To measure the parameters of skeleton formation, intraperitoneal injections of tetracycline (5 mg/kg; Sigma-Aldrich) and calcein (25 mg/kg; Sigma-Aldrich) were dosed at 2 weeks and 1 week before sacrifice to mark newly formed bone surfaces. At week 4, 8, and 12 following implantation, the rats were sacrificed, and buffered glutaraldehyde (4%)-glutaraldehyde (0.25%) fixative (pH 7.4) was utilized to fix the calvariae at 4 °C for 3 days, which was applied to assess bone regeneration. The samples were further analyzed using micro-CT and histological techniques.

Observation of new bone formation

Calvarial bone was collected, dehydrated (from 75% to 100%) with increasing ethanol concentrations, and embedded in polymethyl methacrylate (PMMA). The central region of the sagittal defect was sliced to an ultimate thickness of approximately 40 μm. Excitation/emission wavelengths of 488/500–550 nm (green carbenicillin, green) and 543/580–670 nm (tetracycline, red) were labeled using a fluorescence microscope (Olympus, Japan). The marking distance between carbenicillin green and tetracycline was divided by the time interval of the marking period. Then rate of mineral adhesion was obtained. Van Gieson’s picrofuchsin and Stevenel’s blue dye were adopted to qualitatively observe the formation of new bone.

Micro-CT evaluation of bone formation

Micro-computed tomography (micro-CT) was utilized to investigate new bone formation at 4, 8, and 12 weeks with parameters of 8.85 μm/pixel of resolution, accompanied by 50 kV of voltage and 500 μA current. The commercial software MIMICS (NRecon, USA; CTvox, USA) was used to assess a fixed global threshold of 20%. The new bone volume was identified as the total volume of the 5-mm-diameter bone disc centered on the defect.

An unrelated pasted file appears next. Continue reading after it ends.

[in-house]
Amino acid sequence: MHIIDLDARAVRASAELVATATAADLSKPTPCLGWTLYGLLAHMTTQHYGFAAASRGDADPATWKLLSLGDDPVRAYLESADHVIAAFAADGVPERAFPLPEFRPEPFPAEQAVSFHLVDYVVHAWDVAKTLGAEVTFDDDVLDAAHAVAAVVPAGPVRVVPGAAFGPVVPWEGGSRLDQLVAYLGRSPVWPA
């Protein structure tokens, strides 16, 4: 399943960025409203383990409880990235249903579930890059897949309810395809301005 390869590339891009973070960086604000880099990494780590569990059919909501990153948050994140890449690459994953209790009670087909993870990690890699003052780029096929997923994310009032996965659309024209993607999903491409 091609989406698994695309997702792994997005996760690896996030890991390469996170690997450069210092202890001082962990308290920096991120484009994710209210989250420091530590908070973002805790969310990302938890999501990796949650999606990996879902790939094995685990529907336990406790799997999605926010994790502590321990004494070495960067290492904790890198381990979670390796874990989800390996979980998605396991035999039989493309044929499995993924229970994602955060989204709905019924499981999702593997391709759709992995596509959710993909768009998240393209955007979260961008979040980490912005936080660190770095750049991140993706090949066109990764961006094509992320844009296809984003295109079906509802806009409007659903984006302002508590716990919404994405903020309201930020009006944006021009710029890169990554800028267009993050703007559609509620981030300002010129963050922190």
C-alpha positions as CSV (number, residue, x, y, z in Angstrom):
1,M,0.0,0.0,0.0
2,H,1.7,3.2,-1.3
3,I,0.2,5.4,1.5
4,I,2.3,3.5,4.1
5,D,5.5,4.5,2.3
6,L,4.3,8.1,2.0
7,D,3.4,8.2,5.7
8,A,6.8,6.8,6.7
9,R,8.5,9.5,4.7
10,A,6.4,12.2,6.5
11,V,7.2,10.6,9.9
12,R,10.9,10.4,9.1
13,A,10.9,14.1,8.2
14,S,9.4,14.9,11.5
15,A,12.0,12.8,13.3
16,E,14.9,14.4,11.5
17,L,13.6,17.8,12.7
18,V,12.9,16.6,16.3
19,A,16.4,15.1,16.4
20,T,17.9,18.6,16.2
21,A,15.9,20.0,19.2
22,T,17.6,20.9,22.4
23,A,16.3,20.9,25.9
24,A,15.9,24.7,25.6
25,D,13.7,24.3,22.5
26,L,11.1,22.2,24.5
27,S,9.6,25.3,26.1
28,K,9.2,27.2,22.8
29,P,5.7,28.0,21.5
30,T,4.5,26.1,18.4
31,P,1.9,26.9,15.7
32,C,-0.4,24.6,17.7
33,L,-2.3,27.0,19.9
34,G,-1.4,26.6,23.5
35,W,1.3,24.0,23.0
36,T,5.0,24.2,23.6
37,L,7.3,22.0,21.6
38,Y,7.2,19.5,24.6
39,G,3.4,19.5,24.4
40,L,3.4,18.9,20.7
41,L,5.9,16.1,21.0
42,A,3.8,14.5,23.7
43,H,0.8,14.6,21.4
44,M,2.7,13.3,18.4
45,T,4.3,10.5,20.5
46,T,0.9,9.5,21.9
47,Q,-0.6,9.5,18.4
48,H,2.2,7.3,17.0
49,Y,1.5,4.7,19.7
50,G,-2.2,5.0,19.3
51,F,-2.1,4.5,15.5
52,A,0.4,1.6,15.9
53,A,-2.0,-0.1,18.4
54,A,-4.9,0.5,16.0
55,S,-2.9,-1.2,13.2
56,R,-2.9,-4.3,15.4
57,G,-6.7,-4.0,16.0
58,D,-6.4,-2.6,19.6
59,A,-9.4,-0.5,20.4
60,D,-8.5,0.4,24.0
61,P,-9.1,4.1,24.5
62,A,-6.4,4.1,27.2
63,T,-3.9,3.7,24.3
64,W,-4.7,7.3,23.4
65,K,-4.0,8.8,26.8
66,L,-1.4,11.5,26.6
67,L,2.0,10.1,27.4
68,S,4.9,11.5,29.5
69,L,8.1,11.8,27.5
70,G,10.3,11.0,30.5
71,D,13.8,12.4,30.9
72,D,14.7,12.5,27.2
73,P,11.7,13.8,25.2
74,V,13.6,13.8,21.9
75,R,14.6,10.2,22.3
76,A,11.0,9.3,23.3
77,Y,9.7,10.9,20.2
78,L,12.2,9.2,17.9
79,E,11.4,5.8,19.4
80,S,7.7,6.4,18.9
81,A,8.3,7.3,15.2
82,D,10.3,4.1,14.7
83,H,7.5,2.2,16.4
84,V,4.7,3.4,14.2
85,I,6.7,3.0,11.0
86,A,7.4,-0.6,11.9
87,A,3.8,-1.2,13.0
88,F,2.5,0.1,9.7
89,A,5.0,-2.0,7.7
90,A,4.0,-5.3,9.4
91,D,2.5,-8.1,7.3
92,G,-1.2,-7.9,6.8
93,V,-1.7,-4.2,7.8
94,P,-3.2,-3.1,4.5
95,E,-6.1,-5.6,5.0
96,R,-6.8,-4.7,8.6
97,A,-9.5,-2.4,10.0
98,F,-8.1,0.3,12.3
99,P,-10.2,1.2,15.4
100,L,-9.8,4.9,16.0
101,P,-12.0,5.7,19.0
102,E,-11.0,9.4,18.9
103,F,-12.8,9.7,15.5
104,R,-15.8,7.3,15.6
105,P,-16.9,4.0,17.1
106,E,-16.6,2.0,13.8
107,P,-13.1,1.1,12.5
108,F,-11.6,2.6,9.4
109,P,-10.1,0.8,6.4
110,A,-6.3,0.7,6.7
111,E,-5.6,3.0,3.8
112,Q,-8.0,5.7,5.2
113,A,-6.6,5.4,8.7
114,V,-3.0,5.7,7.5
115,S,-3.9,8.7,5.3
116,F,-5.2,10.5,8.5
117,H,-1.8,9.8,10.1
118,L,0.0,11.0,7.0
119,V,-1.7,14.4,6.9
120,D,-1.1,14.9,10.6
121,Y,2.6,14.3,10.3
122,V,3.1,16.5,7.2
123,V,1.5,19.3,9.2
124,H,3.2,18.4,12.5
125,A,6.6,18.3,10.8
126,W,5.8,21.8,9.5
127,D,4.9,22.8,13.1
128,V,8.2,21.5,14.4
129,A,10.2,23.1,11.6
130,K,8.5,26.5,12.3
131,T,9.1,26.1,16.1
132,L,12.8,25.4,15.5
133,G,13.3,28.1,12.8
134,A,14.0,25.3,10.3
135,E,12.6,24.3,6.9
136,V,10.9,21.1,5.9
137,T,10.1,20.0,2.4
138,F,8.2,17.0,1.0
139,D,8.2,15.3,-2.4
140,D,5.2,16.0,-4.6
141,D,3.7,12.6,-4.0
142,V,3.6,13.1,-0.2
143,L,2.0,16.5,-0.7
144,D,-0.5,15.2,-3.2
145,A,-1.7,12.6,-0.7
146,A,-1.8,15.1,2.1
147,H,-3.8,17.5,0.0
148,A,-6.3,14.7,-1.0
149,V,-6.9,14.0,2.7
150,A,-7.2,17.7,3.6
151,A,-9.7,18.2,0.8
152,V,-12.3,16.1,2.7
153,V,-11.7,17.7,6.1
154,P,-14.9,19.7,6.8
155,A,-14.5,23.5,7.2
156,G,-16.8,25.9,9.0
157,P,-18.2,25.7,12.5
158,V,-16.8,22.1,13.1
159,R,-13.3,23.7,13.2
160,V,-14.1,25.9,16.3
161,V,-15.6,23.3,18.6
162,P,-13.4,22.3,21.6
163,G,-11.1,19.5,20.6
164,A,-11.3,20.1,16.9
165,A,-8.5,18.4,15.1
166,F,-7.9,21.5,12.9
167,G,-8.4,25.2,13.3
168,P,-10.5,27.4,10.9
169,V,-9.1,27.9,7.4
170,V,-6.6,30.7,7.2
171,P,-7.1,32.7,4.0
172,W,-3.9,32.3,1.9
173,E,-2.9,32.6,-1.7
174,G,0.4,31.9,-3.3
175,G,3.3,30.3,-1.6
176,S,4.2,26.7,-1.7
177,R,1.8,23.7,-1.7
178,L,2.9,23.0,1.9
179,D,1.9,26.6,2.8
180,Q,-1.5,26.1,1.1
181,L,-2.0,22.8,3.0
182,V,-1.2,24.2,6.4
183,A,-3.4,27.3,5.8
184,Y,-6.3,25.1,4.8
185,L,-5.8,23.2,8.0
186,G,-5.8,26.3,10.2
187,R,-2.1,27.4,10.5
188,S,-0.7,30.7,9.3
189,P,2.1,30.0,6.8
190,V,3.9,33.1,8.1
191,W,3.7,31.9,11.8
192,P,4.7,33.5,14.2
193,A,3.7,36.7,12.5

Histological analysis

After 72 h in 4% cis-butylene solution, all specimens were fixed and decalcified in 10% ethylenediaminetetraacetic acid (EDTA) and stored for 25 days at 4 °C. After the calcium was eliminated, the skull was dehydrated, cleaned, prepared in paraffin blocks in accordance with standard histological procedures, and sliced at 5 μm. Dyeing of histological Sects. (8 μm) for the target of interest was performed. Hematoxylin and eosin (H&E) staining were performed thereafter. For BMP2, LC3, p-ULK1, and ULK1 immunochemical staining, the sections were stained with the following primary antibodies: anti-LC3 (1:500; Ab Cam USA), anti-BMP2 (1:500; Ab Cam USA), anti-ULK1 (1:500, Ab Cam USA), and antip-ULK1 (1:500; CST USA). Peroxidase assays were performed using the Vectastain ABC kit with DAB substrate kit. ImageJ was used to quantify the area of newly formed bone tissue.

Statistical analyses

Experimental results are displayed as the mean ± SEM in vitro and mean ± SD in vivo of a minimum of three independent trials. Inter-group difference statistical significance was assessed with the GraphPad Prism (GraphPad, CA, USA) Student’s t test and one-way ANOVA (Tukey’s multiple comparison test). *p < 0.05 was considered statistically significant.

Results

Characterization of C2S NPs